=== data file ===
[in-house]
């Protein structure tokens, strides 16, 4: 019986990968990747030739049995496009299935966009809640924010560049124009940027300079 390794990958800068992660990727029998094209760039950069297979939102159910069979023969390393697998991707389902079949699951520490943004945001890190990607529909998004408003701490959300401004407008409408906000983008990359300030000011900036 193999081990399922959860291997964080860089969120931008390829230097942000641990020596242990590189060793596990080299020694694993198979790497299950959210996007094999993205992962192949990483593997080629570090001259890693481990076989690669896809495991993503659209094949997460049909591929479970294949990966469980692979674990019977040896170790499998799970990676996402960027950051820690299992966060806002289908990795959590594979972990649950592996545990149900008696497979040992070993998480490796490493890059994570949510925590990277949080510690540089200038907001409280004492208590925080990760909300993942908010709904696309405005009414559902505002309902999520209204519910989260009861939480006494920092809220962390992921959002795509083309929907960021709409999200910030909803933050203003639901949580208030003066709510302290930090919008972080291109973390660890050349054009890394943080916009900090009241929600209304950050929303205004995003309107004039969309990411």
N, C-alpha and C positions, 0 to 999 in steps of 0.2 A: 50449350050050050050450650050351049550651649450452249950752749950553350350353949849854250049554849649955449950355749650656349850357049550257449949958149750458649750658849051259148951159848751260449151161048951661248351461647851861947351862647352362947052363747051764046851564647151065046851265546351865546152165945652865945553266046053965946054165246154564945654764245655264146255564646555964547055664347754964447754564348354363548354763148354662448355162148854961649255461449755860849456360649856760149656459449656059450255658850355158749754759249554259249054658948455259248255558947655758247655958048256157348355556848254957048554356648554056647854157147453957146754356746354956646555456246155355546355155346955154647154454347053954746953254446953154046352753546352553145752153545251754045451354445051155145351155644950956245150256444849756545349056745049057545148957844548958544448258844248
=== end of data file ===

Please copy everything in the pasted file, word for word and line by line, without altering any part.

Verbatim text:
[in-house]
């Protein structure tokens, strides 16, 4: 019986990968990747030739049995496009299935966009809640924010560049124009940027300079 390794990958800068992660990727029998094209760039950069297979939102159910069979023969390393697998991707389902079949699951520490943004945001890190990607529909998004408003701490959300401004407008409408906000983008990359300030000011900036 193999081990399922959860291997964080860089969120931008390829230097942000641990020596242990590189060793596990080299020694694993198979790497299950959210996007094999993205992962192949990483593997080629570090001259890693481990076989690669896809495991993503659209094949997460049909591929479970294949990966469980692979674990019977040896170790499998799970990676996402960027950051820690299992966060806002289908990795959590594979972990649950592996545990149900008696497979040992070993998480490796490493890059994570949510925590990277949080510690540089200038907001409280004492208590925080990760909300993942908010709904696309405005009414559902505002309902999520209204519910989260009861939480006494920092809220962390992921959002795509083309929907960021709409999200910030909803933050203003639901949580208030003066709510302290930090919008972080291109973390660890050349054009890394943080916009900090009241929600209304950050929303205004995003309107004039969309990411």
N, C-alpha and C positions, 0 to 999 in steps of 0.2 A: 50449350050050050050450650050351049550651649450452249950752749950553350350353949849854250049554849649955449950355749650656349850357049550257449949958149750458649750658849051259148951159848751260449151161048951661248351461647851861947351862647352362947052363747051764046851564647151065046851265546351865546152165945652865945553266046053965946054165246154564945654764245655264146255564646555964547055664347754964447754564348354363548354763148354662448355162148854961649255461449755860849456360649856760149656459449656059450255658850355158749754759249554259249054658948455259248255558947655758247655958048256157348355556848254957048554356648554056647854157147453957146754356746354956646555456246155355546355155346955154647154454347053954746953254446953154046352753546352553145752153545251754045451354445051155145351155644950956245150256444849756545349056745049057545148957844548958544448258844248